In 2012, there were an estimated 43,920 new cases of pancreatic cancer in the United States. The incidence nearly equals the prevalence in this deadly disease. A majority of patients present with advanced, incurable disease. Even with the most aggressive combination chemotherapy, median survival for patients with metastatic pancreatic cancer remains less than 1 year. Alternative approaches to therapy are desperately needed. A new class of antibody drugs is being developed that turn off the brakes (signals sent out by the cancer cells to evade recognition by the immune system) that are now known to inhibit cancer fighting immune cells. Unlike some cancers, pancreatic cancer does not naturally induce these cancer fighting immune cells. Therefore, vaccines are necessary to induce and expand tumor specific immune cells and likely are needed to be given together with agents designed to turn off the brakes on these immune cells to avoid inactivation when these tumor killing immune cells infiltrate the tumor. There is preclinical and preliminary clinical data to support the concept that immunotherapy can work in pancreatic cancer. To build on this progress and make the therapy more effective, this proposal will test GVAX + IPI in patients with metastatic pancreatic cancer who have been stabilized with upfront FOLFIRINOX chemotherapy versus continuing standard therapy. Integrating immunotherapy after upfront chemotherapy has several advantages. Chemotherapy can predispose cancer cells to cell death mediated by immune cells. Furthermore, chemotherapy is still the best therapy to stabilize patients with pancreatic cancer. Immunotherapy can take weeks to months to be effective and is therefore unlikely to work in patients who cannot initially be stabilized. GVAX + IPI showed promise in heavily pre-treated patients and giving it immediately after front line chemotherapy is likely to improve activity. This proposal will provide the evidence needed to conduct the final approval trial that will bring immunotherapy to patients with metastatic pancreatic cancer. If the proposal is successful, future studies will focus on expanding treatment to other pancreatic cancer populations such as those with localized and resected disease. The primary clinical objective of the protocol is to compare the overall survival (OS) of the two treatment groups. The secondary clinical objectives are to assess the safety of the treatment with particular attention to immune related adverse events, to measure CA19-9 tumor marker kinetics, to measure progression-free survival (PFS) and objective response rate by RECIST (Response Evaluation Criteria In Solid Tumors) and immune-related RECIST. Correlative immune analyses will be conducted to identify predictors of response. Peripheral blood lymphocytes (PBL) and serum will be collected to identify potential therapeutic targets and biomarkers and predictors of response and autoimmune toxicity. Induction of antigen specific T cell responses to mesothelin and changes in the mesothelin-specific T cell epitope repertoire will be correlated with OS. Lymphocyte telomere length as a predictor of response will be tested. Induction of galectin-3 antibody responses will be correlated with response. Proteomic approaches will be used on pre and post treatment sera to identify targets and biomarkers of response or toxicity. Archived tissue and pre and post treatment biopsies will be obtained to test for predictors of response and future targets for combinatorial therapy. Next generation genome sequencing will be used to identify immune responsive disease subtypes and immunohistochemistry will be used to characterize the nature of tumors and immune infiltrates in responsive subsets. Furthermore, upregulation of immune inhibitory molecules in the pre or post treatment samples may identify additional therapeutic targets.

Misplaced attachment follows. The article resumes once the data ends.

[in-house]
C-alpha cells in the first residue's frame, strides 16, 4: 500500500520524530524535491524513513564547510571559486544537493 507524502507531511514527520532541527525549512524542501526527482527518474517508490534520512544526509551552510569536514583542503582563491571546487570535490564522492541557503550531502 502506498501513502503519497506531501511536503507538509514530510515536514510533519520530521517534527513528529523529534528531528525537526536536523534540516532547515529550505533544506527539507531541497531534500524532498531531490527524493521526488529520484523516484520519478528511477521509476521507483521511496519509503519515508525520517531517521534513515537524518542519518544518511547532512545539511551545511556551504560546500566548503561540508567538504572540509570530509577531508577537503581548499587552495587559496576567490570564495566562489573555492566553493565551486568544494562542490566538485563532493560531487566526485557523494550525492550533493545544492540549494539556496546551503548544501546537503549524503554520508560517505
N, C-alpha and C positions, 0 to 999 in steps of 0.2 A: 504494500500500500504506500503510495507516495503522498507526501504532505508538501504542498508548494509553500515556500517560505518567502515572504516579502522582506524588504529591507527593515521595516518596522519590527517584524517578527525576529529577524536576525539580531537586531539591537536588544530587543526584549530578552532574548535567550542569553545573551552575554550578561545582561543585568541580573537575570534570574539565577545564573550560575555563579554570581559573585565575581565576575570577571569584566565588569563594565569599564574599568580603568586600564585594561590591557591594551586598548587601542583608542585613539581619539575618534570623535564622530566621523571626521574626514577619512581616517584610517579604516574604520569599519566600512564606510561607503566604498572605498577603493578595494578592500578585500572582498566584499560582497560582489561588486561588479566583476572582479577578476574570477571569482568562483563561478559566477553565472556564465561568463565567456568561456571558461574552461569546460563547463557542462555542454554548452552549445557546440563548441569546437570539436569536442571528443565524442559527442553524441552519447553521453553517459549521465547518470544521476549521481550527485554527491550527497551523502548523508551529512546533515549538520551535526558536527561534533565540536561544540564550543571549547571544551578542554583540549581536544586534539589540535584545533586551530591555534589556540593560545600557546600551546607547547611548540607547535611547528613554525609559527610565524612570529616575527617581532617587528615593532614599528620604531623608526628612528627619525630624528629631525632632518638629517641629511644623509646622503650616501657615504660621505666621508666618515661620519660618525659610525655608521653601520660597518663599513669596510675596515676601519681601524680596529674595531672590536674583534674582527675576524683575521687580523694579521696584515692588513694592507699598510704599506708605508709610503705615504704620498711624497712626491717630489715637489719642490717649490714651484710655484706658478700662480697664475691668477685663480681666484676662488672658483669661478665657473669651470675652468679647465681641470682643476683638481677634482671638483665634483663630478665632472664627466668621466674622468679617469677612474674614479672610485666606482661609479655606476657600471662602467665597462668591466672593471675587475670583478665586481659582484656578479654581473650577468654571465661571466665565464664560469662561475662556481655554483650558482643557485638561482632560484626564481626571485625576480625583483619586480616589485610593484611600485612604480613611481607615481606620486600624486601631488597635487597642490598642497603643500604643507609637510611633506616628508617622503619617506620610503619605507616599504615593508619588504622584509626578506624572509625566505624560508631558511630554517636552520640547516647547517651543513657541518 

Public Health Relevance

Novel strategies are desperately needed for the treatment of pancreatic adenocarcinoma. This proposal will test an immunotherapy strategy that combines an immune checkpoint inhibitor and a GM-CSF cell based vaccine in patients with metastatic pancreatic cancer after upfront stabilization with chemotherapy. This study is based on strong scientific rationale and will assess for both immunologic and clinical responses to the combination.

National Institute of Health (NIH)
Food and Drug Administration (FDA)
Research Project (R01)
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Special Emphasis Panel (ZFD1-OPD-N (S1))
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Johns Hopkins University
Internal Medicine/Medicine
Schools of Medicine
United States
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